tl;dr: the sifa believe that the qahn and the lowlander giants are both demons cursed for their avarice by their god figure, a massive subterranean dragon called the wispfather. the derrish are not devout but traditionally tell of a race of warrior gods who transcended death and promise a place at their side for the virtuous. they also believe in a race of invisible fae who cause misfortune and are slated to eventually battle the derrish people monumentally. the marshlanders are animists focusing on plants, fish, and trees. shamans peer into the otherworld, where divine birds perch on a world tree.

aaaaand that's it! she says, after posting a novel of useless lore. stay tuned for more hopelessly verbose blathering.
 
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Chibi Pika

Stay positive
Staff
Location
somewhere in spacetime
Pronouns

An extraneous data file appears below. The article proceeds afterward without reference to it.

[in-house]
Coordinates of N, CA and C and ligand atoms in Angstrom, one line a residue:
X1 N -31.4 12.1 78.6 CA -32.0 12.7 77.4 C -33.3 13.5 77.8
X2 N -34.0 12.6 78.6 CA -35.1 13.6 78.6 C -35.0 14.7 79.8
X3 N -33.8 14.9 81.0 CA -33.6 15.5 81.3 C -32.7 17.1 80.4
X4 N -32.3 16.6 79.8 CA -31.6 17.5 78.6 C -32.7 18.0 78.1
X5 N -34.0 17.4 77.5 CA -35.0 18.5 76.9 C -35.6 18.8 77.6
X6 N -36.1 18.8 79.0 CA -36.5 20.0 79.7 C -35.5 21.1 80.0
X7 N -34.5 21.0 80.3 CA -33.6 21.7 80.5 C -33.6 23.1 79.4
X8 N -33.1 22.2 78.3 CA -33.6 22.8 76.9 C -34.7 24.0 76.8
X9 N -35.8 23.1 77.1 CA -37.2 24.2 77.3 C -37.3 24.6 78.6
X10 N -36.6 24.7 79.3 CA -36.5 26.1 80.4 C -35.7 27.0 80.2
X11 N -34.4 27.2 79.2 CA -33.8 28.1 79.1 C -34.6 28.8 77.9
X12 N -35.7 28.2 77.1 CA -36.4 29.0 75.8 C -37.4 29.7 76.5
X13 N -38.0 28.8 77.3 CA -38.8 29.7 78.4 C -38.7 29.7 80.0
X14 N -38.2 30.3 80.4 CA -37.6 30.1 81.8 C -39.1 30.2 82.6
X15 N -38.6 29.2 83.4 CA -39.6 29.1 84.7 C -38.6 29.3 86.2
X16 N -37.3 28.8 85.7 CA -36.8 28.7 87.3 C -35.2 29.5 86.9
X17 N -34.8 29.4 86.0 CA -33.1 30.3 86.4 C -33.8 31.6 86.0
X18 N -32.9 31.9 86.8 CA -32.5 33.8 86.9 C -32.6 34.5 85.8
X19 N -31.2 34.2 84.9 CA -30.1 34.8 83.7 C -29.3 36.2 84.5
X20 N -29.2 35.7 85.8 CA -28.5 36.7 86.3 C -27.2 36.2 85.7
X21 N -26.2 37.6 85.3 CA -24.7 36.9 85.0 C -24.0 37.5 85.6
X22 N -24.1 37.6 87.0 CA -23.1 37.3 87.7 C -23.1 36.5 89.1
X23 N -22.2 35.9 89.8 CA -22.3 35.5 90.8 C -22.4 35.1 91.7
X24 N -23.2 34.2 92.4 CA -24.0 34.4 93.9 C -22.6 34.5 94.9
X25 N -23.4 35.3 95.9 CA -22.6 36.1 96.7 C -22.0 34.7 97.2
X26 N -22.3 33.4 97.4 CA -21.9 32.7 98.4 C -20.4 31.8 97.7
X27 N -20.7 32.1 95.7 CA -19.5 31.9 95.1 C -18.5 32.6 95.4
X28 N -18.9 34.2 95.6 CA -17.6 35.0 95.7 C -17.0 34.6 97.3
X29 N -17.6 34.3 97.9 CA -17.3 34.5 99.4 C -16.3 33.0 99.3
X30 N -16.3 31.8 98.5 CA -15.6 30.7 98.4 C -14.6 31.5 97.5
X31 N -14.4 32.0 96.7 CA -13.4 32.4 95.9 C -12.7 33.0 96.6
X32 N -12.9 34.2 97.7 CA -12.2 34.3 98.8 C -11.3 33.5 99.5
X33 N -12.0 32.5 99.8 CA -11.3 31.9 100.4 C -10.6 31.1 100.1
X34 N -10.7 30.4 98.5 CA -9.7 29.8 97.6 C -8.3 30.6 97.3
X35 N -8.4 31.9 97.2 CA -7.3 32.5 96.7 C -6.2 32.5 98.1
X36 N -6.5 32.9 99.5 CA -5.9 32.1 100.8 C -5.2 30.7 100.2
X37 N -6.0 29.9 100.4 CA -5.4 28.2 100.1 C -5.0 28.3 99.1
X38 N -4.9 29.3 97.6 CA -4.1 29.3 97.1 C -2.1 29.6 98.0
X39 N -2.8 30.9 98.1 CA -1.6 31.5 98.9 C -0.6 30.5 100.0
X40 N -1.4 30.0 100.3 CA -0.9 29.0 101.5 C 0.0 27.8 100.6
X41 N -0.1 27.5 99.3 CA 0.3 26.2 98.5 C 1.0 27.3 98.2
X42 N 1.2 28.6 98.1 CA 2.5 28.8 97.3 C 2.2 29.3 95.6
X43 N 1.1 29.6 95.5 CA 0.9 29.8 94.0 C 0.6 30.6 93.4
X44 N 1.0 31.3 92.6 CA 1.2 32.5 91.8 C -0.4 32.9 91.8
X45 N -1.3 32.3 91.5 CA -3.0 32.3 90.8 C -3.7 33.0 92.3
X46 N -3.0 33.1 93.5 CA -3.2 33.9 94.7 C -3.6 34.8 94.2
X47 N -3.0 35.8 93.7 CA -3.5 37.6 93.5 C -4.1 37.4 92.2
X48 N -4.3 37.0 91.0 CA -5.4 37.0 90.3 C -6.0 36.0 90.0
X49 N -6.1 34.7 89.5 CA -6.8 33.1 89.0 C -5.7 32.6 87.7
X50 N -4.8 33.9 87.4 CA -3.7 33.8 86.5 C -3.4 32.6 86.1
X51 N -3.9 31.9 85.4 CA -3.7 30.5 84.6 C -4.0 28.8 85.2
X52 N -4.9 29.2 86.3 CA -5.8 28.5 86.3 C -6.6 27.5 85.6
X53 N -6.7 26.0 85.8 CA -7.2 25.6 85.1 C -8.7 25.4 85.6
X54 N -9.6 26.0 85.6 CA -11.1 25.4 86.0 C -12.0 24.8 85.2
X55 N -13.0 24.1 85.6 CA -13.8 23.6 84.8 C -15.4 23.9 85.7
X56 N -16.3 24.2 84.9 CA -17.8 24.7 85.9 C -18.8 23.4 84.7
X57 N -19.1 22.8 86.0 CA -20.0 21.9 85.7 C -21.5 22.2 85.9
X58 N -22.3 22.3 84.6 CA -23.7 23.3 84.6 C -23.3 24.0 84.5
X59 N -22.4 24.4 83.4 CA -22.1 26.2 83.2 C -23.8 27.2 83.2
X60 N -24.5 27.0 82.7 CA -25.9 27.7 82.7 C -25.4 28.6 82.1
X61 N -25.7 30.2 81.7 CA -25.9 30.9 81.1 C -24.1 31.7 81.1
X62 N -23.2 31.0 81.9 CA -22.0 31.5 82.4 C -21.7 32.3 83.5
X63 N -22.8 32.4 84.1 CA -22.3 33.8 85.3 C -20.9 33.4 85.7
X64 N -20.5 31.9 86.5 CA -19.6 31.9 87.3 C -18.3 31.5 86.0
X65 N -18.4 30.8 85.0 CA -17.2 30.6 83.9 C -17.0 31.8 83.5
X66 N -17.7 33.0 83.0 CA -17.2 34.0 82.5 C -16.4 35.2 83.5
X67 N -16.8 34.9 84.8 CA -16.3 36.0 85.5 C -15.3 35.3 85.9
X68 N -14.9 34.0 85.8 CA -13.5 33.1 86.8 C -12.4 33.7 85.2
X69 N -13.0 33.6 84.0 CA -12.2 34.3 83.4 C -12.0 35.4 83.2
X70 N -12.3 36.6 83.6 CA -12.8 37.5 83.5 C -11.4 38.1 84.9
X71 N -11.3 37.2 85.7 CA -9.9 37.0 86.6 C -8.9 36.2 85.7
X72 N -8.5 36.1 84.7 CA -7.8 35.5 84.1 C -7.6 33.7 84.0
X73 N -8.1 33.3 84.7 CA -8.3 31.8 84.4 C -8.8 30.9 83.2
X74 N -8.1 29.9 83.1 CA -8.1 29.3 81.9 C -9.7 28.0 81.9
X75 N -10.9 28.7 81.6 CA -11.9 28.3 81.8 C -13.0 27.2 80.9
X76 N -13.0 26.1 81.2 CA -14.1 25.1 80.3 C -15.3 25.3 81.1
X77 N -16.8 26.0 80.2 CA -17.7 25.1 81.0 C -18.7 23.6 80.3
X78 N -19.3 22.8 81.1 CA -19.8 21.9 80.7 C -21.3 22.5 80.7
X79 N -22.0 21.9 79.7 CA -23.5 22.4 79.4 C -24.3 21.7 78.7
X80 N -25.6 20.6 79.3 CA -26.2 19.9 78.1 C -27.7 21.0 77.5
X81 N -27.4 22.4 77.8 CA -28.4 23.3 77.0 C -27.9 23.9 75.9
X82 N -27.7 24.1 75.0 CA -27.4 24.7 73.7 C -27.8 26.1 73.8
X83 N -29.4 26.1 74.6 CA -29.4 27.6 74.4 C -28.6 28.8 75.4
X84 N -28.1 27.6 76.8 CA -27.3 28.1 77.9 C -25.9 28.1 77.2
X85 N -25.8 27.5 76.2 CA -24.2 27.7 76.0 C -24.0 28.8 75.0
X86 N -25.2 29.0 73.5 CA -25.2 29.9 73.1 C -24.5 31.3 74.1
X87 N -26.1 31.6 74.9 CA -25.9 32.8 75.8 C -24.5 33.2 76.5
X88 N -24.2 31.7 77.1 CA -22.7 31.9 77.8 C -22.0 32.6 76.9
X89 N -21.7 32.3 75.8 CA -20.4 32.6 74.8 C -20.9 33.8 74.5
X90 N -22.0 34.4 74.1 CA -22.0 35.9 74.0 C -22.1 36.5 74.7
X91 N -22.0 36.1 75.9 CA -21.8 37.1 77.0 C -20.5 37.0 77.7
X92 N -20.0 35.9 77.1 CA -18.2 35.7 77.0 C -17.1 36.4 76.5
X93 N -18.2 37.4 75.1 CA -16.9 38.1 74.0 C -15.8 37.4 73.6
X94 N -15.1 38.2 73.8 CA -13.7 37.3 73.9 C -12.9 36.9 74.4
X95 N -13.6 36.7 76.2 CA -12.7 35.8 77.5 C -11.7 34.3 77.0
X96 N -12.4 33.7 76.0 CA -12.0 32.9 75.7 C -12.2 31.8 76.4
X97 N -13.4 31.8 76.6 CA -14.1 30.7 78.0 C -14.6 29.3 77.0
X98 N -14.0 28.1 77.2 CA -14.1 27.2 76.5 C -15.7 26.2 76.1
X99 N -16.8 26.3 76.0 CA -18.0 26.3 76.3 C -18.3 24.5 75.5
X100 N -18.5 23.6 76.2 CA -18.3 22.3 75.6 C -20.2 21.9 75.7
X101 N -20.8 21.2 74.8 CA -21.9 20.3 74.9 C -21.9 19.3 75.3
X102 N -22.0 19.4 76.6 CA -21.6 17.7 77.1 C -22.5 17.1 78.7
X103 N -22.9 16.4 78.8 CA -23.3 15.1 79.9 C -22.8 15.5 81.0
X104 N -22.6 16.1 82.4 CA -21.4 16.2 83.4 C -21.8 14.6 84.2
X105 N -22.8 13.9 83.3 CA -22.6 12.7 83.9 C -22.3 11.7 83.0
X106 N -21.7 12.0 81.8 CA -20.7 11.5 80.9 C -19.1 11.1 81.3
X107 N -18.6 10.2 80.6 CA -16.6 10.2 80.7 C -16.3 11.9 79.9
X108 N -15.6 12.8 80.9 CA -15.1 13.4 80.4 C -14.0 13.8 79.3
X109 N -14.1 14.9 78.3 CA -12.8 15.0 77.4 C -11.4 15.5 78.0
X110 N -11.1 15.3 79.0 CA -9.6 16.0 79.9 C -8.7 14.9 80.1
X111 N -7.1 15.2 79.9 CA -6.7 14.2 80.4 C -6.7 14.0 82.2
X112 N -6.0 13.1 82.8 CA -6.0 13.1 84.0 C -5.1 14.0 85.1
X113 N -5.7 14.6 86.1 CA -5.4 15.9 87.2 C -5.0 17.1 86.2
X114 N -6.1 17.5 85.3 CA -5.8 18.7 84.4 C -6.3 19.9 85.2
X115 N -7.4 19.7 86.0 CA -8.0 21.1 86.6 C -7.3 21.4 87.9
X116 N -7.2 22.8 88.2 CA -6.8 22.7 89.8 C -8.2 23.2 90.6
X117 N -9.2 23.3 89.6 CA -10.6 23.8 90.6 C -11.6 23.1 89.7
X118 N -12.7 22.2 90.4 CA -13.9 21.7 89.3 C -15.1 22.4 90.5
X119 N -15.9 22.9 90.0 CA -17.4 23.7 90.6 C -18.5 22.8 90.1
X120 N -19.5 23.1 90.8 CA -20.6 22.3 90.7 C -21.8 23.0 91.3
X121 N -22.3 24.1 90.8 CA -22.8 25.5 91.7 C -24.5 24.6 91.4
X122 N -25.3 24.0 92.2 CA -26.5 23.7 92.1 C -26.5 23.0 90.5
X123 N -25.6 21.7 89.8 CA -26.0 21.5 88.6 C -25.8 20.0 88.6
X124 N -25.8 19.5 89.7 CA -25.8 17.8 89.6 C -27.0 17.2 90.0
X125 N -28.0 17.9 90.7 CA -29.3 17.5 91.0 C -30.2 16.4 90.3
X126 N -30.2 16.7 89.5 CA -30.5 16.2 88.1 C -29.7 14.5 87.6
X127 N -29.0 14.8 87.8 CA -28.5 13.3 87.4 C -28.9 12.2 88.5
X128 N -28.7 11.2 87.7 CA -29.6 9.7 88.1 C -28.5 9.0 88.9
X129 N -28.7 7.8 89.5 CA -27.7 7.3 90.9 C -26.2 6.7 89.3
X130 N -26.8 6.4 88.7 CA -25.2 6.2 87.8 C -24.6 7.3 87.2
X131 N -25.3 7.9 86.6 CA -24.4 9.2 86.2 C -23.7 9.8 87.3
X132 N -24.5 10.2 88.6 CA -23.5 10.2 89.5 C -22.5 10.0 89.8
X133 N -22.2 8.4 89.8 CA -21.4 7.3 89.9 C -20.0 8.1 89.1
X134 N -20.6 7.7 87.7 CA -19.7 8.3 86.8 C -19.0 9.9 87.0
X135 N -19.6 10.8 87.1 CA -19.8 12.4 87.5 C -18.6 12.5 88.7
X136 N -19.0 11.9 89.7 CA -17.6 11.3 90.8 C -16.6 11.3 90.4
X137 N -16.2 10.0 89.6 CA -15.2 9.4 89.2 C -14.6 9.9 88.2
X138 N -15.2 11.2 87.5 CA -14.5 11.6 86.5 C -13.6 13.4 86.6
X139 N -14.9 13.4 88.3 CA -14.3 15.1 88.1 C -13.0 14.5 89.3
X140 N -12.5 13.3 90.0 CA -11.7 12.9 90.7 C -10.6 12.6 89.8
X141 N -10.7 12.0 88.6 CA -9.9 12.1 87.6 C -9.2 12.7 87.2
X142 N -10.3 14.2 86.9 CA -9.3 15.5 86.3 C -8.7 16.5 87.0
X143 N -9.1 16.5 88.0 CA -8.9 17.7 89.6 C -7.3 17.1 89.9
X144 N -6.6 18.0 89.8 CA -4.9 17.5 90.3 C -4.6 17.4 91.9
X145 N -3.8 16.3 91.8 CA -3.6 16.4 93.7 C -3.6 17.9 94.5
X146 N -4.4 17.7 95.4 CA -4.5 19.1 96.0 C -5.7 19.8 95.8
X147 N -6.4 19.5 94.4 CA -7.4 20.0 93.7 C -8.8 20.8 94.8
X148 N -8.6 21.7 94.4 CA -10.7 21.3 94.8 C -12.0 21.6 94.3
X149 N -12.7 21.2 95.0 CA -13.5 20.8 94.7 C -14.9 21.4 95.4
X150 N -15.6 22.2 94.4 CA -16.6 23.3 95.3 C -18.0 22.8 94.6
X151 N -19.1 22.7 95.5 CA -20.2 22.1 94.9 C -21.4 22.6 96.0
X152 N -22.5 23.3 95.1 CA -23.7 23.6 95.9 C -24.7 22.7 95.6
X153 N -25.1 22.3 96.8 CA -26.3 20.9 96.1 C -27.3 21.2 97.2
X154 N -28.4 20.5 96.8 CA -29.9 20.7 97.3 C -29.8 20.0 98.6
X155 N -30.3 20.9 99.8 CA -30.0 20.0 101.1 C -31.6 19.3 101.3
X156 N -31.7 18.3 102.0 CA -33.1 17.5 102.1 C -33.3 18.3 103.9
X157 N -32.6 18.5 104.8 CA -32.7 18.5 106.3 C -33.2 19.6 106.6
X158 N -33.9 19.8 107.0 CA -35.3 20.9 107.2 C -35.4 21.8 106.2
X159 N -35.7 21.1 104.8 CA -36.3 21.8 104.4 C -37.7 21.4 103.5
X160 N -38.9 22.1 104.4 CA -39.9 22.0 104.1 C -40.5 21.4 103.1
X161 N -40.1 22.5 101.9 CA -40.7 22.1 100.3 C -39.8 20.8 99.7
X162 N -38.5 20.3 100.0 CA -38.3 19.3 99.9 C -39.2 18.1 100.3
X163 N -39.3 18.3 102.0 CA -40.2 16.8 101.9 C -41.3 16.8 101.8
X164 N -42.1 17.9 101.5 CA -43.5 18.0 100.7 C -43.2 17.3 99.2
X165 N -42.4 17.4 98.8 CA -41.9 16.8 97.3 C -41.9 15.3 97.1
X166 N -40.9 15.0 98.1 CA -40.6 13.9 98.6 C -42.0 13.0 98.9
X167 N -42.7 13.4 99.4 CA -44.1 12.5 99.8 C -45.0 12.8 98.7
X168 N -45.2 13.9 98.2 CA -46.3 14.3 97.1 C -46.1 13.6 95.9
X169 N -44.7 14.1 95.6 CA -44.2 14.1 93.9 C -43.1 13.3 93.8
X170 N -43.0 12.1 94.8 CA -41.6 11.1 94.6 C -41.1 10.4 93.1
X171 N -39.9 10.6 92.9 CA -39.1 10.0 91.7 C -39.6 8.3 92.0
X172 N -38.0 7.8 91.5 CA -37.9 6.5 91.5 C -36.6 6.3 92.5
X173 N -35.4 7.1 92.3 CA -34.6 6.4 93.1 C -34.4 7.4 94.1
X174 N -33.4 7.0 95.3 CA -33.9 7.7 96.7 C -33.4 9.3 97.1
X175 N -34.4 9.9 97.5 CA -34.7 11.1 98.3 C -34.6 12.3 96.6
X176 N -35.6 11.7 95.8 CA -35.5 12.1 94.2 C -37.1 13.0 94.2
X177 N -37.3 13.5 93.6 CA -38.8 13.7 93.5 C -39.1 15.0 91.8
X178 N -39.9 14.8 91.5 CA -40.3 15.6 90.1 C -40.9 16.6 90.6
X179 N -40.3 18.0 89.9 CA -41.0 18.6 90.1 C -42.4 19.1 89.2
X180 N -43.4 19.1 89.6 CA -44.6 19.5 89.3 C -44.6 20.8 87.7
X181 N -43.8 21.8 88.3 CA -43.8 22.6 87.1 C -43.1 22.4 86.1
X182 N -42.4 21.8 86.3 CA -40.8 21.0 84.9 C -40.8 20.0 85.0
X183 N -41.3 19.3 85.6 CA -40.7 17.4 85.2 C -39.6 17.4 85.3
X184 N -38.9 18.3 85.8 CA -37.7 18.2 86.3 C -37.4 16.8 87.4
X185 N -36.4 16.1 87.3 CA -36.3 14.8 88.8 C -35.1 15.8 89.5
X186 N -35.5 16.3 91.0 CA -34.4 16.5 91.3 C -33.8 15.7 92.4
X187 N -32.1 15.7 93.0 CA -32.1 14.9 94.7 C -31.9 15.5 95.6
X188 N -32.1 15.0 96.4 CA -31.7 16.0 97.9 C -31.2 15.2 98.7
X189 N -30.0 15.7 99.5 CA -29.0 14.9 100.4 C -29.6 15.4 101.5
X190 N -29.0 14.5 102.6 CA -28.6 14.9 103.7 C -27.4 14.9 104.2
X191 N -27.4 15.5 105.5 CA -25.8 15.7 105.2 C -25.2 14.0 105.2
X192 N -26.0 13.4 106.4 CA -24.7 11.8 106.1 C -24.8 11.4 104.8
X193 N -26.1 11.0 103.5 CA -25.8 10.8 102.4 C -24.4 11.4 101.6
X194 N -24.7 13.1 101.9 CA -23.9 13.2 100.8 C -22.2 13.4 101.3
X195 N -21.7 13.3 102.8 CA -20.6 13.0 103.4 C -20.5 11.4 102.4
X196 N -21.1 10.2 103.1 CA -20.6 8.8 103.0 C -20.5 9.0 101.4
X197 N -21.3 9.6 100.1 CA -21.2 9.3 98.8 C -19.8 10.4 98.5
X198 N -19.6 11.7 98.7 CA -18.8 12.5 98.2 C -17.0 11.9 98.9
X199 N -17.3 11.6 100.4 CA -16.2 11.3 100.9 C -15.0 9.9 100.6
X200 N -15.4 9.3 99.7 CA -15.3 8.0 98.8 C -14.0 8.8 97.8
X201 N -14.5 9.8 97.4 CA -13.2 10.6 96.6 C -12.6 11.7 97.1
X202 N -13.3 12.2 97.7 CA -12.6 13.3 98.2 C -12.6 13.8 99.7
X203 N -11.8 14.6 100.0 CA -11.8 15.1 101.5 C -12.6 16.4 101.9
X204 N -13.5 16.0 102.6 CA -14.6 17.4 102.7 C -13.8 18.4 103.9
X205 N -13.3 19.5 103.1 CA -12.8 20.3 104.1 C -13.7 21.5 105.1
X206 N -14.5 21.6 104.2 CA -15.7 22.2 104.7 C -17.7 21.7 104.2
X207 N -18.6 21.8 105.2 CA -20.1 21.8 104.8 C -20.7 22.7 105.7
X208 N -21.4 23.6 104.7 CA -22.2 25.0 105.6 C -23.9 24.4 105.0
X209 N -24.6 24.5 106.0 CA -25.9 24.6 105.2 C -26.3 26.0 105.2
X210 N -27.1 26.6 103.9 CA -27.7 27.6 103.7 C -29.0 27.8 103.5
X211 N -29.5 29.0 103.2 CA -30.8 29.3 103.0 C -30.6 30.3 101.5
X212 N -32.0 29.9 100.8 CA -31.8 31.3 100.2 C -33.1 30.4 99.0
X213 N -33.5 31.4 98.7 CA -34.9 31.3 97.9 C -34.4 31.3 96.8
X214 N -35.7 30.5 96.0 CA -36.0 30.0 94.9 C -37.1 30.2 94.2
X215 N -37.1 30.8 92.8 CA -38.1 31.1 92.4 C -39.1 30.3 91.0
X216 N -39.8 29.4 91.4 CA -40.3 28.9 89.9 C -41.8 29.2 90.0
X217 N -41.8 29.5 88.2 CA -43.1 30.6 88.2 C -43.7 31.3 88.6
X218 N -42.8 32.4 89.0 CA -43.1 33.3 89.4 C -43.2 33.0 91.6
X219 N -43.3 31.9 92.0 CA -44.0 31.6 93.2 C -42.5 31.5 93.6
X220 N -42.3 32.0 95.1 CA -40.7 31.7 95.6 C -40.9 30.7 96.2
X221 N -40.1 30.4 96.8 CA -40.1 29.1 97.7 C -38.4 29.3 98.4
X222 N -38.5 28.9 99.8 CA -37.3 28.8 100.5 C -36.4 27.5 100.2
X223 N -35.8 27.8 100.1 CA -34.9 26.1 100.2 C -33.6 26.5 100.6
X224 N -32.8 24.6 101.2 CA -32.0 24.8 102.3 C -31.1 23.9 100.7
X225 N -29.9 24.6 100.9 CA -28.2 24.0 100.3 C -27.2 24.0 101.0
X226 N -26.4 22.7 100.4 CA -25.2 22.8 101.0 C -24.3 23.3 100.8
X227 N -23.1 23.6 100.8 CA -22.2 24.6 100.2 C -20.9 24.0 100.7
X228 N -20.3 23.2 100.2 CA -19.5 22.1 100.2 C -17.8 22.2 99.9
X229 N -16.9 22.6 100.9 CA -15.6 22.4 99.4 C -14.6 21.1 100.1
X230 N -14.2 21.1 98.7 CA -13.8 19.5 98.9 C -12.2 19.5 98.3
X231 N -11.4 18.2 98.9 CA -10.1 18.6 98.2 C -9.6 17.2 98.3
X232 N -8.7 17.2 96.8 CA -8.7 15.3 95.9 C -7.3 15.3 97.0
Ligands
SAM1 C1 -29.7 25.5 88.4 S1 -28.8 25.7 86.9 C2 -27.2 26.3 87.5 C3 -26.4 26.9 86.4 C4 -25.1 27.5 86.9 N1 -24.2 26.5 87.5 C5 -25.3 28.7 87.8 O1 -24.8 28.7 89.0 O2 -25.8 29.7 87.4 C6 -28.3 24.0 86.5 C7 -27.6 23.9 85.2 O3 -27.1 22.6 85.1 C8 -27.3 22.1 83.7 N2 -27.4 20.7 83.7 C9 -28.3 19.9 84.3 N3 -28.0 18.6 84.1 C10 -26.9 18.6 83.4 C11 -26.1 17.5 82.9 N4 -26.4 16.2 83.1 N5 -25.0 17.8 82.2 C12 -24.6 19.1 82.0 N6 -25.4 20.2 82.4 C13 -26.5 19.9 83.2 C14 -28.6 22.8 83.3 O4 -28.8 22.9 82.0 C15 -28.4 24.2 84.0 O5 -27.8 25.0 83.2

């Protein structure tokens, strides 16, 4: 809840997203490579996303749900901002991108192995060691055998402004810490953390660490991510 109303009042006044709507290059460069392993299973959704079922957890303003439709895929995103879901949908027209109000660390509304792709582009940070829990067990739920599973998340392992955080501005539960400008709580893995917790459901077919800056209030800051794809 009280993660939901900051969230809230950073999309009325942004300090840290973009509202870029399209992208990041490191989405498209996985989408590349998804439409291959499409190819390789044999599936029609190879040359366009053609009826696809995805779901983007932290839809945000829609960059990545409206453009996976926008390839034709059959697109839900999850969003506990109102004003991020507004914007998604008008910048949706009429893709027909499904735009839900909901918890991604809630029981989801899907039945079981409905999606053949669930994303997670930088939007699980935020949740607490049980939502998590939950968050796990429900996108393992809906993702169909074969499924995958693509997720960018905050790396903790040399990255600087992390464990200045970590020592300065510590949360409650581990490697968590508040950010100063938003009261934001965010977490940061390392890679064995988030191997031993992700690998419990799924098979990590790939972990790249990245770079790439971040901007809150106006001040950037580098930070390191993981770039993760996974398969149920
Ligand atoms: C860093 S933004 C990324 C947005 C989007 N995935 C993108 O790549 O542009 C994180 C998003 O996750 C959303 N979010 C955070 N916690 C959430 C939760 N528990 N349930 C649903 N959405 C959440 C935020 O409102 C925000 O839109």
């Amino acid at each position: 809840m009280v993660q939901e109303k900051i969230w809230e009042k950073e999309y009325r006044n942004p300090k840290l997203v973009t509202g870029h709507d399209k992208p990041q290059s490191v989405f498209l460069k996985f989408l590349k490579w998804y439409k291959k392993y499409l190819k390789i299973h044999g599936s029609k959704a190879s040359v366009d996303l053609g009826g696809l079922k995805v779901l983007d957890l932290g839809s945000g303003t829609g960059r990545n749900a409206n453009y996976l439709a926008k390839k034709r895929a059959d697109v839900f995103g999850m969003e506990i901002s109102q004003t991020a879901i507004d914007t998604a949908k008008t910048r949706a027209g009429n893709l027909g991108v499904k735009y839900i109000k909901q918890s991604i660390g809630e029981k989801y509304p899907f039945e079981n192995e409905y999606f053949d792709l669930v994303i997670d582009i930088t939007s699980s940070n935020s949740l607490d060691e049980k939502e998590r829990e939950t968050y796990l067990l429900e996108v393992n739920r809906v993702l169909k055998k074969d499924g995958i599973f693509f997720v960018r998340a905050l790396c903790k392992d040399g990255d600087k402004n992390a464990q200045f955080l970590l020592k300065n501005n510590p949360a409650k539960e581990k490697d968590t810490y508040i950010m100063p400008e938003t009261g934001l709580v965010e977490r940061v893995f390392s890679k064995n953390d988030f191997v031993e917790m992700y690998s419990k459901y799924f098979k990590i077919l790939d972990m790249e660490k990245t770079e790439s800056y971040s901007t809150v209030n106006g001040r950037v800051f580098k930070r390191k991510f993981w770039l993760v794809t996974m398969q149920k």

they/them
Many thanks to qva for making this thread! I've just done two so far, but I'll have more tomorrow! I'll also be sure to offer comments on the others as well (initial reaction: bird world!!!)

You can follow along with me here! Posts will be queued so I don't take over my followers' dashboards, lol.

For those not in the know, a couple years back, I was lamenting the fact that I’ve never been too fond of most takes on the classic “nonavian dinosaurs survived the extinction” trope. They’re almost always of the “secret island” or “hidden paradise” variety, and while those are okay, I want a world of dinosaurs, dammit! And why are they always the same species as their ancestors? They’ve been evolving all this time! They should be different!

So my take on this concept is as follows: the extinction event still happened, but it was not as severe as in our world. Many families of dinosaurs and other dominant reptiles fell–just enough to allow mammals to take hold and start diversifying alongside the survivors.

Intelligent dinosaurs and humans inhabiting the same world. A world very different from both the past and our version of the present. Troodontids achieved sapience and also invented self-powered flight. They meet up with humans. Shit happens.
Well, this is a bit of a cop-out. My world is literally an alternate timeline of Earth. So it’s pretty much the same as ours, right?